Objectivity and Subjectivity

There are at least two types of reality, objective and subjective:

Objective reality is concrete, a set of facts outside of any one person’s perception, that encompasses all data. Objective reality is the absolute truth.

Subjective reality is an individuals interpretation, or perception, of this set of facts that exists outside the mind, and is filtered through the mind, senses and cultural conditioning. Subjective reality is individual perception of what we believe to be true.


How objective is our perception in reality? A statement is objective if it is neutral and not influenced by prejudices, feelings and interests. An objective statement is consequently independent of the person who makes this statement.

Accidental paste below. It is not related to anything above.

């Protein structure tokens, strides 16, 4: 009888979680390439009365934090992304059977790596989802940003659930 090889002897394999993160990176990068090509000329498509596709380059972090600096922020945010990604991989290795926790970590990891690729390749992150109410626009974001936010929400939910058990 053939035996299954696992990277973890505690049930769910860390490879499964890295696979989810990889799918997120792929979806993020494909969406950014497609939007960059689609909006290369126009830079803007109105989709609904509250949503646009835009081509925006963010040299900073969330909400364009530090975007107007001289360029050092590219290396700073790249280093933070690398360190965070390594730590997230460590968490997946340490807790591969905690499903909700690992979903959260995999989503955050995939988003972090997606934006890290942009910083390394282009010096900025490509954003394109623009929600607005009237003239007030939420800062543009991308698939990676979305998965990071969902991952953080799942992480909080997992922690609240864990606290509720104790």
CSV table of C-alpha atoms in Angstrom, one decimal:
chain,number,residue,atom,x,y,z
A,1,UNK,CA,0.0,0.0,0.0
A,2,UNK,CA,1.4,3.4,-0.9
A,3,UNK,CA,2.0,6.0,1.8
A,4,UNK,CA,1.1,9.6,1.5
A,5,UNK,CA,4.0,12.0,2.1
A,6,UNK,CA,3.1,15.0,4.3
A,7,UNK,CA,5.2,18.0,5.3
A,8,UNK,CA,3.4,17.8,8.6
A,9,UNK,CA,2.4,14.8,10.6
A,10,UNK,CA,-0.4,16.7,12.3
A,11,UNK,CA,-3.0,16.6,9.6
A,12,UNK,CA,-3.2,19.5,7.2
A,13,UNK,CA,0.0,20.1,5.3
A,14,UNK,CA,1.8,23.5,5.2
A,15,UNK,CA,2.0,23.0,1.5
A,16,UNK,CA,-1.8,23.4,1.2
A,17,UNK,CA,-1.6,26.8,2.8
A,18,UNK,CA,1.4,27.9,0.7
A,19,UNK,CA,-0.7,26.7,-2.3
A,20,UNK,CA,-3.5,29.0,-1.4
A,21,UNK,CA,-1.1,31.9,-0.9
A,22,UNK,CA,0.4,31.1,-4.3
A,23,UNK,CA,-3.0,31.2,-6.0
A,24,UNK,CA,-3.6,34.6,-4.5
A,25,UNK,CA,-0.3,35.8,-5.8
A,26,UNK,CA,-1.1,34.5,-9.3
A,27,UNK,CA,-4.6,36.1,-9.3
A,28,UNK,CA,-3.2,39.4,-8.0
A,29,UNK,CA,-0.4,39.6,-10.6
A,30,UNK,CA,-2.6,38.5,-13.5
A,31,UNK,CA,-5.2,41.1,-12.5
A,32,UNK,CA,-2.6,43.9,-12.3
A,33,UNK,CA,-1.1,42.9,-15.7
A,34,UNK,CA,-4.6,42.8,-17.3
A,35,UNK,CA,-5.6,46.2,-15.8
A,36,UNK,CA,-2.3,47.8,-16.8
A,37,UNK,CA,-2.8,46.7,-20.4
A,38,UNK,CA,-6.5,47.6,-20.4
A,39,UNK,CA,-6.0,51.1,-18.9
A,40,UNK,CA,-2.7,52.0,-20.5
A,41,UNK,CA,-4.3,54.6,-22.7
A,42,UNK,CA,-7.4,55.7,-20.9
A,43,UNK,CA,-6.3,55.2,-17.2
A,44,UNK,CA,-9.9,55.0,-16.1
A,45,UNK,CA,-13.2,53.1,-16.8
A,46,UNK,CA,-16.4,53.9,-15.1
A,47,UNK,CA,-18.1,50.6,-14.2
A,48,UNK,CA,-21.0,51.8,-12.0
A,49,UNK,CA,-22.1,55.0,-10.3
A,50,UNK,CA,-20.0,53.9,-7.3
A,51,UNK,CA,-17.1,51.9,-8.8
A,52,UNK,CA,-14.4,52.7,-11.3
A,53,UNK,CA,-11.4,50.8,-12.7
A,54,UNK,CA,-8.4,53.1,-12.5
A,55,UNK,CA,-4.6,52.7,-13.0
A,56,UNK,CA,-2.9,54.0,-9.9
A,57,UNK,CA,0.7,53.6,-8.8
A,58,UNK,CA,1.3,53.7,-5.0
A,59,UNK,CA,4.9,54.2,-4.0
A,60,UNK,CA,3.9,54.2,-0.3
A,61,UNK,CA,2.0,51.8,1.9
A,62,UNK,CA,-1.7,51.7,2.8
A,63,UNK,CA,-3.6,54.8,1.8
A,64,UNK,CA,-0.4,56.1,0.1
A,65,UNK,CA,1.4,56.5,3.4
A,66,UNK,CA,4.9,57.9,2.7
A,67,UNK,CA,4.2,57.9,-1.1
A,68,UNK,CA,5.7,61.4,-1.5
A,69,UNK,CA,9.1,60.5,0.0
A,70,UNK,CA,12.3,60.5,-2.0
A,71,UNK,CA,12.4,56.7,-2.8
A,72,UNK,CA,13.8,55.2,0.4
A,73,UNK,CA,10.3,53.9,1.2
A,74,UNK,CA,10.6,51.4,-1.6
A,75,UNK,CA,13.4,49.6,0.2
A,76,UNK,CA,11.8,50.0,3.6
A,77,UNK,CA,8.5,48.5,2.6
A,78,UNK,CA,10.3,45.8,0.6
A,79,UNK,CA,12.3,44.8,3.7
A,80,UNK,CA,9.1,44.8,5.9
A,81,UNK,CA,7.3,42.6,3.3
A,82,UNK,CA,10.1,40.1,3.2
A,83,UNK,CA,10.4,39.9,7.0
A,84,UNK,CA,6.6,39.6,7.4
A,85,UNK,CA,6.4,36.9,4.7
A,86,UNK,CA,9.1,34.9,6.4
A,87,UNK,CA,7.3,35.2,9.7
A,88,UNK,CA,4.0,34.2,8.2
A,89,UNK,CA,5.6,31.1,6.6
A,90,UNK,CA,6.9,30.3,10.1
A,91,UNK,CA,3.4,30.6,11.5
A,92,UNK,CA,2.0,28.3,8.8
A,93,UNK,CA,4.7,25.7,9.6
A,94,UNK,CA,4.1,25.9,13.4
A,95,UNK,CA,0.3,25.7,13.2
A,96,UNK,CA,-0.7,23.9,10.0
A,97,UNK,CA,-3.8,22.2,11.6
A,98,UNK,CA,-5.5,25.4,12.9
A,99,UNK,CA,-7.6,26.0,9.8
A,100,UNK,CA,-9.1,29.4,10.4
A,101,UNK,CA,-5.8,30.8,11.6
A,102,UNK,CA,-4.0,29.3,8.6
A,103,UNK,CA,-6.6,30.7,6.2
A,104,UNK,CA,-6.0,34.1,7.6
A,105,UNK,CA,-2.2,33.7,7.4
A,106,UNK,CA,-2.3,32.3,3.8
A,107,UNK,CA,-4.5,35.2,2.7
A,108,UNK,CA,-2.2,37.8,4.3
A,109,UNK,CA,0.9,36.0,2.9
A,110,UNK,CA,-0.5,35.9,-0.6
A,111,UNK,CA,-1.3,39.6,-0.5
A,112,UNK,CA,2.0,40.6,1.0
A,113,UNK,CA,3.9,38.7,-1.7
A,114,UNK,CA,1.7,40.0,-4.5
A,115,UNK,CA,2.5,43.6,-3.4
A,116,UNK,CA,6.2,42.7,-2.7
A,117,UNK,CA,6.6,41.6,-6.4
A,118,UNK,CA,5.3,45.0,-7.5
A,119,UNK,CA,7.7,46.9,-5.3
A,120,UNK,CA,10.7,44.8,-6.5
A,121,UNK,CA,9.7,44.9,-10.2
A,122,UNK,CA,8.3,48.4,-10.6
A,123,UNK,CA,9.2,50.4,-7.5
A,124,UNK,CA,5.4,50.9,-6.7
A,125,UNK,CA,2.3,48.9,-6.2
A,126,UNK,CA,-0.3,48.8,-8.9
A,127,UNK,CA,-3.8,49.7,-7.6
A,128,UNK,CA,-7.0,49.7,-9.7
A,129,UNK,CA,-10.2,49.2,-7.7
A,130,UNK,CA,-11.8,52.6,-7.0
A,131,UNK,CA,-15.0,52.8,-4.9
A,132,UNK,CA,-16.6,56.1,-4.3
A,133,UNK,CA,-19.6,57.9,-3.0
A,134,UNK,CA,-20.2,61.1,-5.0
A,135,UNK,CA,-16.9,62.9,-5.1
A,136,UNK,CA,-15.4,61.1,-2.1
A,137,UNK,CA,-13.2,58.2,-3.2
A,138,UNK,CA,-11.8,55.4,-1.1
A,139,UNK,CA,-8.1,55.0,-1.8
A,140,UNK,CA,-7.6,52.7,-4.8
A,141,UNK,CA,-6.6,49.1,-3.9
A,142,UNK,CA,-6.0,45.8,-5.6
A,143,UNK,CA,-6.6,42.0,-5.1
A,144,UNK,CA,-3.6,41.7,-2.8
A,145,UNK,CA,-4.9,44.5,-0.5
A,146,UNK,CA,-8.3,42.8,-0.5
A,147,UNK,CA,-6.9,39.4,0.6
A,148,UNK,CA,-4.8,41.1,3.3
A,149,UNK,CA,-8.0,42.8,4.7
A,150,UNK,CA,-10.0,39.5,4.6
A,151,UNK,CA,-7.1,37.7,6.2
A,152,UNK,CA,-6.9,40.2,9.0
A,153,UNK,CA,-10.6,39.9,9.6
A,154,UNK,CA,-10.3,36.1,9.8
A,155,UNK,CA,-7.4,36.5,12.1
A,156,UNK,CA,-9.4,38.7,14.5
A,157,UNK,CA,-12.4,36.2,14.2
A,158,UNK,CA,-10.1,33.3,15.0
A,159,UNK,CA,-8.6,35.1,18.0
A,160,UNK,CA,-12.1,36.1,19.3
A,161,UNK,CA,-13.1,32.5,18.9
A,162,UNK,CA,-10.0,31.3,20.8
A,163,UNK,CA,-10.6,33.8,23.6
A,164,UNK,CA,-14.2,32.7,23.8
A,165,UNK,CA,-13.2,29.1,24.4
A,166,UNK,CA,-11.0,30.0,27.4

The objective statement corresponds with the facts. We often tend to view our own perception of things or events as objectively correct. What others think of the same events or things we frequently categorize as incorrect or subjective (perceptive reality).

It’s our perception of the world that shapes our reality, and the absence of certain facts from our collective consciousness can only result in an incomplete perception of reality.

It is impossible to have a complete knowledge of objective reality. In order to do so we would have to know everything. This means we can only have a subjective view of reality, shaped by the bits and pieces of objective reality that we have gathered.

Perception is an aspect of human behavior, and as such it is subject to many of the same influences that shape other aspects of behavior. Perception always involves cognitive processing, which may differ in some ways from one person to another.

Summing-up: We don’t view the world as it really is; we interpret it with our senses and filter it through existing patterns in our brains.

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